John Leo

Ours is a four-generation family. I am a "silent" or a "mature," born before 1946 ("duty, tradition, loyalty," are the watchwords to professional generation watchers, who like to find three nouns for each group). My esteemed spouse is a baby boomer ("individuality, tolerance, self-absorption"), our first two daughters are generation X-ers ("diversity, savvy, pragmatism") and our youngest daughter is a "millennial," a member of the cohort born between 1977 and 1994. One of the best researchers and generation-watchers, Ann Clurman of the Yankelovich Partners, suggests "authenticity, authorship, and autonomy" as the three nouns for the emerging millennials, also known as generation Y or the "echo boomers."

The comic overtones of dividing and labeling everyone this way are hard to miss, but there is some sense to it, too. The sharp break between the silents and the boomers, obvious to all, has fueled the search for clean dividing lines between the generations that came after.

Now the focus is almost entirely on millennials, 78 million strong and the largest birth cohort in American history. Speaking at the American Magazine Conference last week in the Palm Springs, Calif., area, Clurman described millennials this way: They are family oriented, viscerally pluralistic, deeply committed to authenticity and truth-telling, heavily stressed, and living in a no-boundaries world where they make short-term decisions and expect paradoxical outcomes. (The sense of paradox means that every choice results in some good consequences, some bad: Air bags save lives but kill people, too.)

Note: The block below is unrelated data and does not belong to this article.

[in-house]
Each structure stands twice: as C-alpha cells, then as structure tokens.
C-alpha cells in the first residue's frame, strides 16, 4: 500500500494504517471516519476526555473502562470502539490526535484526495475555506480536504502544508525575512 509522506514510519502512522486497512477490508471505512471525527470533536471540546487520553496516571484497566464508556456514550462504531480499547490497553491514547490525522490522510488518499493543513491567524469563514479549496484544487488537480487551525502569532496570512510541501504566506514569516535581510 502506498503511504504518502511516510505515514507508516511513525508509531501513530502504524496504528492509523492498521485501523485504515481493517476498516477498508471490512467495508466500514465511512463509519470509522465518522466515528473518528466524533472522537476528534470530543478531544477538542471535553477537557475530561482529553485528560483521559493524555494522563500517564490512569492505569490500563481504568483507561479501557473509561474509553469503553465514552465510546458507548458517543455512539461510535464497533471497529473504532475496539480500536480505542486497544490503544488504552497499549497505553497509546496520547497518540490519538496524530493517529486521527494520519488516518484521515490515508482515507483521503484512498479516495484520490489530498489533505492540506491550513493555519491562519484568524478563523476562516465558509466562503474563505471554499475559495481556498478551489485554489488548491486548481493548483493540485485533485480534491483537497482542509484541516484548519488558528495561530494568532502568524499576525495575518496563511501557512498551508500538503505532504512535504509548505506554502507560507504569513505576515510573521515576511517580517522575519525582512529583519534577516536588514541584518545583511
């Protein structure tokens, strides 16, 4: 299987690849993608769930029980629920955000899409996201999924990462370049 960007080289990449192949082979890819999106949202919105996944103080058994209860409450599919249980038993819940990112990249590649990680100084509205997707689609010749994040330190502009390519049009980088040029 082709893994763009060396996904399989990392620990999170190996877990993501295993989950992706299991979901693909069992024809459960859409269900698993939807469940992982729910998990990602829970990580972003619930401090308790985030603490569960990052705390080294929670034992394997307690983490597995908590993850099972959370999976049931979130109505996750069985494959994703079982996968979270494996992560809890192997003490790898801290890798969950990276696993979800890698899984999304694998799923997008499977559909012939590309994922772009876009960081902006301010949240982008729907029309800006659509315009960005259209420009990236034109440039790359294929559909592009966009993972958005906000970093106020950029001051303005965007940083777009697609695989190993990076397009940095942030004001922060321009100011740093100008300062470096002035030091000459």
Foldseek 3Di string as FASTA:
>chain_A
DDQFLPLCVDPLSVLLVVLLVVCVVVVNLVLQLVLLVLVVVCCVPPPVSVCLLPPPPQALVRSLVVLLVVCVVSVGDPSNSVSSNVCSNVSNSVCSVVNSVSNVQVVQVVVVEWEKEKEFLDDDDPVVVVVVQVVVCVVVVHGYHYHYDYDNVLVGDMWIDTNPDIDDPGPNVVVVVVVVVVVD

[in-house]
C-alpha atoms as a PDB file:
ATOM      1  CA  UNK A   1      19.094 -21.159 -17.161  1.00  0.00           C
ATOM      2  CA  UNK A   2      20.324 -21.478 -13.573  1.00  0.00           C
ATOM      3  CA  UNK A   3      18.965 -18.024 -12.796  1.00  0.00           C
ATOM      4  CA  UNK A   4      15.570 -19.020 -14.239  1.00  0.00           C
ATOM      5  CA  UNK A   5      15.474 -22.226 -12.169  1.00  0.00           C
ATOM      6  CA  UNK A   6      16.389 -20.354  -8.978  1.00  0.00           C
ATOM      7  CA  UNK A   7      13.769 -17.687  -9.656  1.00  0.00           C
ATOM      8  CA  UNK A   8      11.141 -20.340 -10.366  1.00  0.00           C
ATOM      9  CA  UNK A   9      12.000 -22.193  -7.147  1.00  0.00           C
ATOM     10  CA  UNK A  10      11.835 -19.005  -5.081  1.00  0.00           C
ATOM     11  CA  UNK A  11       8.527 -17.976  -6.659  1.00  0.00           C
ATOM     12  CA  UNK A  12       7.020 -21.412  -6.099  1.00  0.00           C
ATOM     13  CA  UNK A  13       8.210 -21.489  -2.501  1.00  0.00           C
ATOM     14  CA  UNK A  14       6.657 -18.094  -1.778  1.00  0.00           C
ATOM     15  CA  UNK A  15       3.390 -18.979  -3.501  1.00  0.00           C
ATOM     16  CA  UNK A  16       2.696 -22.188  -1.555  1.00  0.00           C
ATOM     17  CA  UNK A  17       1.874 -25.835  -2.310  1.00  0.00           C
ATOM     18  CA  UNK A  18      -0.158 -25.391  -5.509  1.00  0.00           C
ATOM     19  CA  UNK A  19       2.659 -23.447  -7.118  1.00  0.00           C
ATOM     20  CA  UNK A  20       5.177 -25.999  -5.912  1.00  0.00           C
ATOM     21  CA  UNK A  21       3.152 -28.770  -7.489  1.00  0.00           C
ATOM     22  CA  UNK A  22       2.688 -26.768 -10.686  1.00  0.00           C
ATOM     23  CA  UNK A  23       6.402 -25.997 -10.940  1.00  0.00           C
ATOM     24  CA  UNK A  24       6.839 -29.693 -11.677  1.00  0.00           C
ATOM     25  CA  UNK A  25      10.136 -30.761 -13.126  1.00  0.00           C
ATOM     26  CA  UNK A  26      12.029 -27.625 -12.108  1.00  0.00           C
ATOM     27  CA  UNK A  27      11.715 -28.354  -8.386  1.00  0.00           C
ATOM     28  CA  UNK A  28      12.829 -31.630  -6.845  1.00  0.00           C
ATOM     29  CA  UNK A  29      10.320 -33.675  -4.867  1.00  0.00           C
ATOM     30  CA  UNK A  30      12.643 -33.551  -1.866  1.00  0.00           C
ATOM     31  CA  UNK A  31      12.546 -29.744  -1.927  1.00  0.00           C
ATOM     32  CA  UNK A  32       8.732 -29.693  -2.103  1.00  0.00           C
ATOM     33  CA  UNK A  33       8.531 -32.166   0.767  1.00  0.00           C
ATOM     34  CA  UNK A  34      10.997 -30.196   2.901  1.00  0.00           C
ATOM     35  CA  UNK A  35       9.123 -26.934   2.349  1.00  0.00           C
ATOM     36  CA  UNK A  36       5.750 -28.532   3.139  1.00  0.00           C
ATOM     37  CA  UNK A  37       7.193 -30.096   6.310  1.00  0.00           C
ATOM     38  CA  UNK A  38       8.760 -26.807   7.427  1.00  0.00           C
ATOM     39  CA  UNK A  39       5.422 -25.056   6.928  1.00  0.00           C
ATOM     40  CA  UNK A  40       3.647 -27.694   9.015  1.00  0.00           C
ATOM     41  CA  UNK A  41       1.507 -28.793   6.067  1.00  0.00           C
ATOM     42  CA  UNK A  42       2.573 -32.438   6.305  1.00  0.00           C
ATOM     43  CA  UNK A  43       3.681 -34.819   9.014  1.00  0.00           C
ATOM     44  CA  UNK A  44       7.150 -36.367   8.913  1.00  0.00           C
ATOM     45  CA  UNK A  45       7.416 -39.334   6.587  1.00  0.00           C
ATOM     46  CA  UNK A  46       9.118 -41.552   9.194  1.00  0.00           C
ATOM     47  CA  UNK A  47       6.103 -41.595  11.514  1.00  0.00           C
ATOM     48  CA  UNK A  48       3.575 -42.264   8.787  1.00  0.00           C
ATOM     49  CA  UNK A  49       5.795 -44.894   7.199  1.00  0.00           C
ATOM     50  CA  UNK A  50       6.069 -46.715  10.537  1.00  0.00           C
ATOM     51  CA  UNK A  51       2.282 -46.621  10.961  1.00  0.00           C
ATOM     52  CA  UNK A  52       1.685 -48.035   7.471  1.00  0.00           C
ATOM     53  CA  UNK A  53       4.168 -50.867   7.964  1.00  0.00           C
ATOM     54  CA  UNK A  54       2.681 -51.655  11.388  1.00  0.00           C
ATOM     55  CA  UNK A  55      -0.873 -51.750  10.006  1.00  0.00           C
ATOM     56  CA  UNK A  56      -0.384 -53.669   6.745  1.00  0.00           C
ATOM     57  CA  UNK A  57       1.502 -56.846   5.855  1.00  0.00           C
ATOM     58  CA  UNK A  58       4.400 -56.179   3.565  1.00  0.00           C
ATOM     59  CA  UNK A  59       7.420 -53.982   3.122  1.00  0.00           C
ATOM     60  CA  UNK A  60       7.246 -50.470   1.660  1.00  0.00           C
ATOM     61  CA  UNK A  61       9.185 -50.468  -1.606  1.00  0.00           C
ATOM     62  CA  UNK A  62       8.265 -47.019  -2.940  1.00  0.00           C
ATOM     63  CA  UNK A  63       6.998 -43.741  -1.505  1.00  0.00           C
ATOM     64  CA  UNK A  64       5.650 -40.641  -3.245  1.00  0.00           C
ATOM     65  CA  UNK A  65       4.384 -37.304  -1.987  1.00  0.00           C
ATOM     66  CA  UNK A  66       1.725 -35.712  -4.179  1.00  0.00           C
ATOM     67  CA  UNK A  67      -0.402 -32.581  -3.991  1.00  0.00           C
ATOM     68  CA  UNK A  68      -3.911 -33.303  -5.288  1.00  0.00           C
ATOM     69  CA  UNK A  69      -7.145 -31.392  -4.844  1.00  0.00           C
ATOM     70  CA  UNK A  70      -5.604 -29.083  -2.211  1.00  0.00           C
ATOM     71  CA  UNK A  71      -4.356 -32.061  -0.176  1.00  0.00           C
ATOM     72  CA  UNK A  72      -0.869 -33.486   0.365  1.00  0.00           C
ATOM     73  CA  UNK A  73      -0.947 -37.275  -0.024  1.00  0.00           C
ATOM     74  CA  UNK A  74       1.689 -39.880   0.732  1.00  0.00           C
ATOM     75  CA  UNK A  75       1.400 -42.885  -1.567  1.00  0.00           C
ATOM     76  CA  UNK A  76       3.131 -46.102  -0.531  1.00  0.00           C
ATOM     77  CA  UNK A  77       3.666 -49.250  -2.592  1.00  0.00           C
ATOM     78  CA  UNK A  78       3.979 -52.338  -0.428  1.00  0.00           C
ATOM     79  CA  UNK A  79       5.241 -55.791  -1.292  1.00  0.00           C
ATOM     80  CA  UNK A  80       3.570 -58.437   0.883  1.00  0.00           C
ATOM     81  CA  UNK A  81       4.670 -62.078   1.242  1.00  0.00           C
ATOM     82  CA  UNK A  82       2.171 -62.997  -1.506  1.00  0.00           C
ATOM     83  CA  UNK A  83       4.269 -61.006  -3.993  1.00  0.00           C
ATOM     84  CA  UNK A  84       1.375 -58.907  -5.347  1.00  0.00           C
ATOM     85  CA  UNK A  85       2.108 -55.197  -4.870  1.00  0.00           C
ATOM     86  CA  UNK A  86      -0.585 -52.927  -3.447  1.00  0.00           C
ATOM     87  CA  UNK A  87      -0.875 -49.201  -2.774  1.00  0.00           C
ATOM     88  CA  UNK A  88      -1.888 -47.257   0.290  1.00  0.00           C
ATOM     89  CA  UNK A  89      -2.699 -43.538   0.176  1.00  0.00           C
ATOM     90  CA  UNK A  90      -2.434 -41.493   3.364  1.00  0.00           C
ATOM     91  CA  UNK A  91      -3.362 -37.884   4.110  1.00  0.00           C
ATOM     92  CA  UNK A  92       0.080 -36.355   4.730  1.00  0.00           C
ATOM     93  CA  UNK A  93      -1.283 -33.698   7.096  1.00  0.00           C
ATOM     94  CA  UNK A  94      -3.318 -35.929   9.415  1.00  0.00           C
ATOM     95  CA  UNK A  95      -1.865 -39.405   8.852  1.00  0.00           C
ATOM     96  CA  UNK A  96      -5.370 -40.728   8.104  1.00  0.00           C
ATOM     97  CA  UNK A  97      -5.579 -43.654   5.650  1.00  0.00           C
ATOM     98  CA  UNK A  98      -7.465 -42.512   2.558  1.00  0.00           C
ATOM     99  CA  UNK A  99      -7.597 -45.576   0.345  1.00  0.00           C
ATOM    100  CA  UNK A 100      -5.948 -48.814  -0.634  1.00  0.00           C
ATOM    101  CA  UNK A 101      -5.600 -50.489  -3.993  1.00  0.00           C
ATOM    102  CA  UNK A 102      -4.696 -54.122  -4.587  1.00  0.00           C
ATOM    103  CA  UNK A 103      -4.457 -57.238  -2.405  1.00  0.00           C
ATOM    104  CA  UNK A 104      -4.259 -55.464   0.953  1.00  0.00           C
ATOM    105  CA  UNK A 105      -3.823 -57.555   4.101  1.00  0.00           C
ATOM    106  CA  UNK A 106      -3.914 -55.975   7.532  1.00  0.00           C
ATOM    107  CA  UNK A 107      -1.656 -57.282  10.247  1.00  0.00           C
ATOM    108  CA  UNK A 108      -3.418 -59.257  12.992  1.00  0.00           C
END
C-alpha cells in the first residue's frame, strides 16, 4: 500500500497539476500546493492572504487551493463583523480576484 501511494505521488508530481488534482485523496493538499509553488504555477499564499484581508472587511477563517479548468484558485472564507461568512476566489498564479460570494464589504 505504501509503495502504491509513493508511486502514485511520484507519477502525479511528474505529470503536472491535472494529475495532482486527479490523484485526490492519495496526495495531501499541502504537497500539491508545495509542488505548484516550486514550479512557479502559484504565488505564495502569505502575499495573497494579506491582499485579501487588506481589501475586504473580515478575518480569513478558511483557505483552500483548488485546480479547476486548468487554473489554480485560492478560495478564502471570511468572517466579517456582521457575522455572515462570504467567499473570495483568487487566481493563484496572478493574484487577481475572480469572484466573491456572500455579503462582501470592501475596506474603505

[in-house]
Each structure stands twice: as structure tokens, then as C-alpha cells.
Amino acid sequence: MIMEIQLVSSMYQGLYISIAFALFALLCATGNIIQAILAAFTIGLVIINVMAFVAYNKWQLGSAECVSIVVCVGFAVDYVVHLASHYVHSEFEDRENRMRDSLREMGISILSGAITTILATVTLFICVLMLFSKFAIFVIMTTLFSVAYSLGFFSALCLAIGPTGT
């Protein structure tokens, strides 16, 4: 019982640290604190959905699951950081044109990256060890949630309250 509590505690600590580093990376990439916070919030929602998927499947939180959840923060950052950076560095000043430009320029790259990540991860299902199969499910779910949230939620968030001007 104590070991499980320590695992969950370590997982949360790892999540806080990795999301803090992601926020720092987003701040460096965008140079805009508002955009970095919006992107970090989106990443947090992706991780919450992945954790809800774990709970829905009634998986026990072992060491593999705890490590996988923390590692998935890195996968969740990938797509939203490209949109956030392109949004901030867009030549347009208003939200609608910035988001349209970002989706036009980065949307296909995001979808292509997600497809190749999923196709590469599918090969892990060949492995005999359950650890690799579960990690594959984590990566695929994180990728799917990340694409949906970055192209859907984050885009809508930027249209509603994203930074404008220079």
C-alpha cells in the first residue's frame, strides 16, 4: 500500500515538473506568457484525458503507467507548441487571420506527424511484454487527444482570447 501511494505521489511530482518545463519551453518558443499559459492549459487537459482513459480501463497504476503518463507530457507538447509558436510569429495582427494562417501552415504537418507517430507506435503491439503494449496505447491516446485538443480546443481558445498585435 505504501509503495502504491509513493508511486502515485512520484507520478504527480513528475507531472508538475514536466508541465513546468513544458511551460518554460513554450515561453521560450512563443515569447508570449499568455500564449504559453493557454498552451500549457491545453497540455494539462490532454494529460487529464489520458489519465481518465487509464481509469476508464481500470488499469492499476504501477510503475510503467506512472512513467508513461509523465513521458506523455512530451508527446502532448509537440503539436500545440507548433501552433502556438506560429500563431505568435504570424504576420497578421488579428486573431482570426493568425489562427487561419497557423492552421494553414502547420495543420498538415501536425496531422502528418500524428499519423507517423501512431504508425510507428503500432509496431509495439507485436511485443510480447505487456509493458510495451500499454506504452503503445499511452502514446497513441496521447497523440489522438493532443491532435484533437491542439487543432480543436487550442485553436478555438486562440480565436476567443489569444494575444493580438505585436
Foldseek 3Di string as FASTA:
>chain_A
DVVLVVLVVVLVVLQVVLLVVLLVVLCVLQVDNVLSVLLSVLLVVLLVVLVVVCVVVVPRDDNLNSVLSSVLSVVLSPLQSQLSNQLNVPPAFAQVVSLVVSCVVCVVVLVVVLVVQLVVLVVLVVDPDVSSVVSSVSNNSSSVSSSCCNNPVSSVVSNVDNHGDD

By pluralistic, Clurman means that distinctions of race, ethnicity, and gender are of little interest to millennials--they tend to overlook differences and treat everyone the same. Part of the fallout is that opposition to gay marriage, strong among older Americans, is low among millennials. Authenticity and integrity are prime values. Millennials want very much to succeed in life, says Clurman, but "integrity trumps success." (Enron should have hired millennial executives.)

Yankelovich and other researchers have been picking up a renewed emphasis on family for years. The yearning for a good marriage is a dominant value among millennials, Clurman says, and 30 percent of those surveyed say they want three or more children. Indeed, one research company, Packaged Facts and Silver Stork, recently predicted a 17 percent increase in the U.S. birthrate over the next 10 years.

John Leo

John Leo is editor of and a former contributing editor at U.S. News and World Report.

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